A number of London Capital & Finance creditors are angry at administrators’ multi-million pound fees, Sky News learns.
Former customers of London Capital & Finance (LCF), one of Britain’s biggest recent financial mis-selling scandals, are preparing to challenge its administrators over the scale of fees being charged to handle the insolvency.
Sky News understands that a number of creditors have been angered by the estimated £7.2m that Smith & Williamson intends to charge for the period from LCF’s collapse in January 2019 to the second anniversary of the company’s failure early next year.
LCF’s demise came after concerns expressed by the City watchdog about its business model, which involved the – effectively unregulated – sale of minibonds to thousands of customers.
The company signed clients up to fixed-rate ISA products with a guaranteed 8% rate of interest, with investors’ money then invested in minibonds used to make loans to small businesses.
At the time of its collapse, LCF owed more than £235m, with many customers given the shattering news earlier this year that they are unlikely to be eligible for compensation.
According to an update last month, £13.5m has been paid out by the Financial Services Compensation Scheme, but administrators are expected to recover only a fraction of customers’ money.
The Serious Fraud Office and Financial Conduct Authority are investigating the conduct of several individuals connected to LCF, while the company’s auditors are also facing regulatory probes.
The scandal prompted the appointment of Dame Elizabeth Gloster, a former High Court judge, to review the FCA’s regulation of LCF.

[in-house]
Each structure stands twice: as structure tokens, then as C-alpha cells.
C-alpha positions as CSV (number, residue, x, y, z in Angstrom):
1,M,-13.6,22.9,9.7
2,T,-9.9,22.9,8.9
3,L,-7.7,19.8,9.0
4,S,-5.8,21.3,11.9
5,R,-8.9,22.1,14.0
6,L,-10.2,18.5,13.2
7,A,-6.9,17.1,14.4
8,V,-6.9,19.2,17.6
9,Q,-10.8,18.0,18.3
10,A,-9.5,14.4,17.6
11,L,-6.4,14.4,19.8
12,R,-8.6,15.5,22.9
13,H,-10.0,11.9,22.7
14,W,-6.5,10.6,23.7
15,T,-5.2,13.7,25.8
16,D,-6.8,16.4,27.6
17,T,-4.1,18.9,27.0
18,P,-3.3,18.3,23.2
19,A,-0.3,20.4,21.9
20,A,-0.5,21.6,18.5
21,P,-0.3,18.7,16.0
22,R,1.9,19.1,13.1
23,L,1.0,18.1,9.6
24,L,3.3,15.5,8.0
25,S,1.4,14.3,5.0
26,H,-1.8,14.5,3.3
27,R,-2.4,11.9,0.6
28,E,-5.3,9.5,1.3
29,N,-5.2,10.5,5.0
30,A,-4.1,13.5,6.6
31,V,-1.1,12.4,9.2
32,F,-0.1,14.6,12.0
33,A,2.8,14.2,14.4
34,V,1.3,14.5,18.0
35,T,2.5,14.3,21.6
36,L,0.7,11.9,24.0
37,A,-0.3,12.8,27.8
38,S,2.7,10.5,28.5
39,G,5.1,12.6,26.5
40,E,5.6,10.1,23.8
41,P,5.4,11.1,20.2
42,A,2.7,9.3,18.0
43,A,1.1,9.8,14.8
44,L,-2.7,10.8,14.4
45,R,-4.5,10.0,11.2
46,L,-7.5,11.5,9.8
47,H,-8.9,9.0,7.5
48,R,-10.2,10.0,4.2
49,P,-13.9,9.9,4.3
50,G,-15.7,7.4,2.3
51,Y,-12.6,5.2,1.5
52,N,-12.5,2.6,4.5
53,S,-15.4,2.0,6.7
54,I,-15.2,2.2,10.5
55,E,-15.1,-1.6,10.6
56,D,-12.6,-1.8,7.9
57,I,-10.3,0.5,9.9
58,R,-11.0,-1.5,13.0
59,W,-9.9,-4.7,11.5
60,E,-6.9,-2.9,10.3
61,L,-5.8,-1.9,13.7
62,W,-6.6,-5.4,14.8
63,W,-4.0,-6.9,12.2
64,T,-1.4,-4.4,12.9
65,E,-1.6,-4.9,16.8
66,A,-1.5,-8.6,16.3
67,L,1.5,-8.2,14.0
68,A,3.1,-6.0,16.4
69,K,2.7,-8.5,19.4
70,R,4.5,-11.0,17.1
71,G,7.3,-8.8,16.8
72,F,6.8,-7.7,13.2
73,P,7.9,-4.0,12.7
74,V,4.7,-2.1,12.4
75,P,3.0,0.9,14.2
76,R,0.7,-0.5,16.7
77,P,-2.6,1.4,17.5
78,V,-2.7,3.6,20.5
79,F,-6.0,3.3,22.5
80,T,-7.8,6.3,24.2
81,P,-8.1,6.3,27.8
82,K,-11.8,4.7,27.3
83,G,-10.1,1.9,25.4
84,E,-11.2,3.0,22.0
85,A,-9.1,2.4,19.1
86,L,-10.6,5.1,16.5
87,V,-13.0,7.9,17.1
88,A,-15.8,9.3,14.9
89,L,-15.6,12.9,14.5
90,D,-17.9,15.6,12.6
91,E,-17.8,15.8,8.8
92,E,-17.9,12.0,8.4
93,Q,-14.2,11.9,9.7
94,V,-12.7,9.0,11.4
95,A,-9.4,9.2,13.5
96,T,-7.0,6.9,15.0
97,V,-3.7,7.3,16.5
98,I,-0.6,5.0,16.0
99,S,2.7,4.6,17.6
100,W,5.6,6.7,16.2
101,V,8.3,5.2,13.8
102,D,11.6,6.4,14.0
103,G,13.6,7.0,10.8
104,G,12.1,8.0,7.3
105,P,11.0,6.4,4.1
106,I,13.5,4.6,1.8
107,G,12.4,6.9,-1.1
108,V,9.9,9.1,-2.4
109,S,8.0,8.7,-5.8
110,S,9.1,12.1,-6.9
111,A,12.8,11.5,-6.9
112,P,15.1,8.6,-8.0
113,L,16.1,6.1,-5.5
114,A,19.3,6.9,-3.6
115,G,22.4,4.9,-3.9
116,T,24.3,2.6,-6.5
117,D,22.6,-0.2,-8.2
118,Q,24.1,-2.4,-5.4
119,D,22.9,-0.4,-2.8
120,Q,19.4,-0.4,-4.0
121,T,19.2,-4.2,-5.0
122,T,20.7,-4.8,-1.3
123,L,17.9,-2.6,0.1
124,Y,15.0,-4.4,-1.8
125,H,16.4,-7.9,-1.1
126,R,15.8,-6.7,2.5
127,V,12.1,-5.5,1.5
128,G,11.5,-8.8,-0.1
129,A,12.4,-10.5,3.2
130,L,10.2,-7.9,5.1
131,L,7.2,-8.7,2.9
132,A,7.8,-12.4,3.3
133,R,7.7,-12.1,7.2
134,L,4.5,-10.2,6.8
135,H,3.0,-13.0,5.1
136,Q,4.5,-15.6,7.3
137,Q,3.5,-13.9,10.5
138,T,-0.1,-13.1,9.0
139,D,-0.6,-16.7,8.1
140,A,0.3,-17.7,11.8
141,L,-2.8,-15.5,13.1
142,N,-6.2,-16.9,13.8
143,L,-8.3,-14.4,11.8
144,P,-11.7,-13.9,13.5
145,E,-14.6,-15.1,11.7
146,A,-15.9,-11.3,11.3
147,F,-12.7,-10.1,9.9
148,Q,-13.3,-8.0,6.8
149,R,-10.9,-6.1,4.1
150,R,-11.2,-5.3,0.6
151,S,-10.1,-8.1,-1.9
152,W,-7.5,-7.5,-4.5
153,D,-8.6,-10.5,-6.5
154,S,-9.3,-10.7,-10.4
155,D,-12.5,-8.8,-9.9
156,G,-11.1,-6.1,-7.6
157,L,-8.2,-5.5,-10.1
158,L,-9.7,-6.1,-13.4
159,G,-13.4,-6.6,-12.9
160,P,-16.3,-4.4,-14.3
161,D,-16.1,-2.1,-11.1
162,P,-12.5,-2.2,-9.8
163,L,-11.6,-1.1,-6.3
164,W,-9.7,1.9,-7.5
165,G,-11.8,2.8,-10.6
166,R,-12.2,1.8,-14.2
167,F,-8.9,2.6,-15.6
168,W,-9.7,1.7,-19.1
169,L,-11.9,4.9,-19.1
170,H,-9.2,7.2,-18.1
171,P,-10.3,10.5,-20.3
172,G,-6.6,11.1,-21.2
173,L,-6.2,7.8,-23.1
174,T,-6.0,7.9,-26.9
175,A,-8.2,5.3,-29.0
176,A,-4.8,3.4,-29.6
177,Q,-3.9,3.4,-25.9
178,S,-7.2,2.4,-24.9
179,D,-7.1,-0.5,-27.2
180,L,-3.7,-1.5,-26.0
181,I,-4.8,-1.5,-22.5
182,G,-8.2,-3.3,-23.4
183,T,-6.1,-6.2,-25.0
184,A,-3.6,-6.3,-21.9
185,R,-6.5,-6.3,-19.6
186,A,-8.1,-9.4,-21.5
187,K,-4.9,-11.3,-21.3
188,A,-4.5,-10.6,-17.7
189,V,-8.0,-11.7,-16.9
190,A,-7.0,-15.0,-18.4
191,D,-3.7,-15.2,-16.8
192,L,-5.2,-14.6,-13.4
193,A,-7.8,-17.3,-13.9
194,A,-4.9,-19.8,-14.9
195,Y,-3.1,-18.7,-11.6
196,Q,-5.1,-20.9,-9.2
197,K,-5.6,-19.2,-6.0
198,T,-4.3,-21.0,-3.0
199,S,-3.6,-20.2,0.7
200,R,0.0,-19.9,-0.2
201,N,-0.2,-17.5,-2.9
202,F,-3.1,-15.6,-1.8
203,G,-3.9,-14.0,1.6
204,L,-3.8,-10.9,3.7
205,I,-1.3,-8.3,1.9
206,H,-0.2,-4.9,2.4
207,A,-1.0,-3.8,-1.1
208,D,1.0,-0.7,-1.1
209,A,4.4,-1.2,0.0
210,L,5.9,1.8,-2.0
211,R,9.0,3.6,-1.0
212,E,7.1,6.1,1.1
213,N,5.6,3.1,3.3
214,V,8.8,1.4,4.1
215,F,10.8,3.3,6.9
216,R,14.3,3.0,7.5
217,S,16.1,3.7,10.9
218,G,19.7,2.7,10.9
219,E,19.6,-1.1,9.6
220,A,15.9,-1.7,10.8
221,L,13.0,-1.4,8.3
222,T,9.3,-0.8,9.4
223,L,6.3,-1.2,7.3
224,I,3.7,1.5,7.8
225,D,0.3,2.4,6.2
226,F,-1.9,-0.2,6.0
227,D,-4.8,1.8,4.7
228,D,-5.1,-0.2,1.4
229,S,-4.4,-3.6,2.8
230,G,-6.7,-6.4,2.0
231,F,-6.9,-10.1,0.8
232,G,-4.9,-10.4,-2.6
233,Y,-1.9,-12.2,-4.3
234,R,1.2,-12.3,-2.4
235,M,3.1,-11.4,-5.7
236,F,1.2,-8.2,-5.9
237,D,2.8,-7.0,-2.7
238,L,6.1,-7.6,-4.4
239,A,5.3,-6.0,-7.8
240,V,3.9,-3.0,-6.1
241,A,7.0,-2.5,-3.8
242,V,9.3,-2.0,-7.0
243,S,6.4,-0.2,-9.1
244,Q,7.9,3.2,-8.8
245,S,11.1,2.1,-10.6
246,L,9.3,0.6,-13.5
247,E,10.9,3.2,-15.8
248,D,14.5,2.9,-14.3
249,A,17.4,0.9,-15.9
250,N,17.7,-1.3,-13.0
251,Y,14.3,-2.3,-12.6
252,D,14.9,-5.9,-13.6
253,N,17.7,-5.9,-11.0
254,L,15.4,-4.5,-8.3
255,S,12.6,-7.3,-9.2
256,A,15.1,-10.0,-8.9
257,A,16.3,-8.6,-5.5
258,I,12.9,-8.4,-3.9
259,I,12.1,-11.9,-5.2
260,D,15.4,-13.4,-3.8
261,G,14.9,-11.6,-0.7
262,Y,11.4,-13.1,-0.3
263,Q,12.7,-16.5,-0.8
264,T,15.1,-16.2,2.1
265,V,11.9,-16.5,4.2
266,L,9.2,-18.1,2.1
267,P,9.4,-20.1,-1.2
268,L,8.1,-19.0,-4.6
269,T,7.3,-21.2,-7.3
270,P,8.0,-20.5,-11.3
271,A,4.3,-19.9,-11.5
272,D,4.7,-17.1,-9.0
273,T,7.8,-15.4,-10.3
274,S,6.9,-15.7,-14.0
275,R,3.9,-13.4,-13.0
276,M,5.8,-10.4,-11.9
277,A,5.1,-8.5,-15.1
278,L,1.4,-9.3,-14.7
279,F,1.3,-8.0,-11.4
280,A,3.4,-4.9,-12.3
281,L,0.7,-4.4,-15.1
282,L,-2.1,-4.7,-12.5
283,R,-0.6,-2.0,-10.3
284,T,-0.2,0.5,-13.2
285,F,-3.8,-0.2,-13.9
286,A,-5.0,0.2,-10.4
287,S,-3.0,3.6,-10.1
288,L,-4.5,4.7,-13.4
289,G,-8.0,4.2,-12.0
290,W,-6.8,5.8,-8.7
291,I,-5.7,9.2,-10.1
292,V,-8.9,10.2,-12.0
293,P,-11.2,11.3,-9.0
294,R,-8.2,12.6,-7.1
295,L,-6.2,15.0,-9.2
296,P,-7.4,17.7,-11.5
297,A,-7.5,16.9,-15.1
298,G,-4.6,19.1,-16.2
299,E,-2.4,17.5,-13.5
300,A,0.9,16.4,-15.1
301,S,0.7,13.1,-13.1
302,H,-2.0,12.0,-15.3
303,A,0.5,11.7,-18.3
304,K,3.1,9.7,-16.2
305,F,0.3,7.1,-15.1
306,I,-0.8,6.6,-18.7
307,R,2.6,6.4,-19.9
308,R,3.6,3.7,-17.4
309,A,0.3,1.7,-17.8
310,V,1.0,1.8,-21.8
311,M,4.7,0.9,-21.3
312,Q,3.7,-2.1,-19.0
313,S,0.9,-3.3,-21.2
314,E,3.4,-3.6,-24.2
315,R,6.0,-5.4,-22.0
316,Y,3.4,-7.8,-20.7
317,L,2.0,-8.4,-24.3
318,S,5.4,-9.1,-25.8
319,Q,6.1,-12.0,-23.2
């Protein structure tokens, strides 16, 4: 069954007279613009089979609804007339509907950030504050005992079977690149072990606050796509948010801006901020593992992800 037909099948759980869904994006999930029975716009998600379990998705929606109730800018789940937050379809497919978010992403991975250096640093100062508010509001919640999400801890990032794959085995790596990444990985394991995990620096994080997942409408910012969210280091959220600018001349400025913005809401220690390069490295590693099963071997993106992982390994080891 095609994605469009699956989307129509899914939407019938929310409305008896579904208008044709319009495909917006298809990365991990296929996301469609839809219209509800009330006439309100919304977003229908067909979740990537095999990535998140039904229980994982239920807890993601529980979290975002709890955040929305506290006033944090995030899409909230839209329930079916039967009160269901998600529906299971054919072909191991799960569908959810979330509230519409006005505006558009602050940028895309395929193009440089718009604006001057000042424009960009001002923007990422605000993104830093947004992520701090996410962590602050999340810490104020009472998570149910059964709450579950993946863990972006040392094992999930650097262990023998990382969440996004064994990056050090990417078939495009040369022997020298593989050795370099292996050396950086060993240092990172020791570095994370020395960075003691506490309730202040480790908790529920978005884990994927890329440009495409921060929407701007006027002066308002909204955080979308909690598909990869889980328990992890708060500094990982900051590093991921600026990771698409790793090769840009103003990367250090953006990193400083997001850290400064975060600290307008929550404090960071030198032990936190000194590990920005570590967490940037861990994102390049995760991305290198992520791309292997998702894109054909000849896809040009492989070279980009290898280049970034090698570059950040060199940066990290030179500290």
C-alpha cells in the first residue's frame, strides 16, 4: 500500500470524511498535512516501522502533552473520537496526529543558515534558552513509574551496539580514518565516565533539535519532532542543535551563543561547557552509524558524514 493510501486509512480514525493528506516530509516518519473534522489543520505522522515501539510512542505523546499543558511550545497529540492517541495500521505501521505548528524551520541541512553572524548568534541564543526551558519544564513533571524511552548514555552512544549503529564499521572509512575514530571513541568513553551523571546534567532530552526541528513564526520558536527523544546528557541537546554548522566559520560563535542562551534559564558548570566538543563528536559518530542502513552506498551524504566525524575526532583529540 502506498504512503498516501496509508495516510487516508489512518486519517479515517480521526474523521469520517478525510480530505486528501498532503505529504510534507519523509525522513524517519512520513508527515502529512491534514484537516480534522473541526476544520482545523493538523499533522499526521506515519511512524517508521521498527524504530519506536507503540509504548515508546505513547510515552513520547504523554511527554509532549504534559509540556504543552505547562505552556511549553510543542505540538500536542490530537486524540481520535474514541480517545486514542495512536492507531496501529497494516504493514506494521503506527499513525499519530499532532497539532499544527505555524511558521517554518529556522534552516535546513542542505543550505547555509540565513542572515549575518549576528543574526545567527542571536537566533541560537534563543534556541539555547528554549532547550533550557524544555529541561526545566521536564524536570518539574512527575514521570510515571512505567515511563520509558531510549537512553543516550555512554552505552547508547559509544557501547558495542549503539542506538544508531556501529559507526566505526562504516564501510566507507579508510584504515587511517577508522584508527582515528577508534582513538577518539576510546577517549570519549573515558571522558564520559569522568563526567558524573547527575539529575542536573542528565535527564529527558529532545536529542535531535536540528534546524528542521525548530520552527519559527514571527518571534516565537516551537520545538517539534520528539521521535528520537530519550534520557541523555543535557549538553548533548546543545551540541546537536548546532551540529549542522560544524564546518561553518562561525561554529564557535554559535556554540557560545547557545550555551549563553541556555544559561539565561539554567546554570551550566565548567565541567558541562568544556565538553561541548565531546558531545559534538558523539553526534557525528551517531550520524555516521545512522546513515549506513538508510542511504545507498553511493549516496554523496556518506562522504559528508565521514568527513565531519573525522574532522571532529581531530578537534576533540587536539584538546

Dame Elizabeth said in May that she was targeting the end of September to complete her report.
The fees of Smith & Williamson and Mishcon de Reya, the law firm assisting with the administration process, were last updated in a progress report published earlier this year.
Any further increases in those fees will require the approval of a creditors’ committee, the progress report said, and some creditors are understood to be resistant to any such rise.
Henry Shinners, partner at Smith & Williamson LLP and joint administrator of LCF commented: “We are transparent about all costs incurred in the administration of London Capital & Finance (LCF) and the costs are disclosed, in full, in progress reports provided to creditors every six months.
“Costs in the administration of LCF are driven by the level of investigation work required in having to sift through over two million documents and track tens of thousands of transactions to work out where bondholders’ money has gone and seek to recover it.
“Legal challenges by parties connected to London Oil & Gas and LCF, which we believe have been unnecessary and designed to obstruct our work, have also added significantly to the costs.
“However, we firmly believe recoveries for bondholders from this work will significantly outweigh the costs.”
FRP Advisory, another City firm, was also brought in to work on the insolvency as a conflict administrator.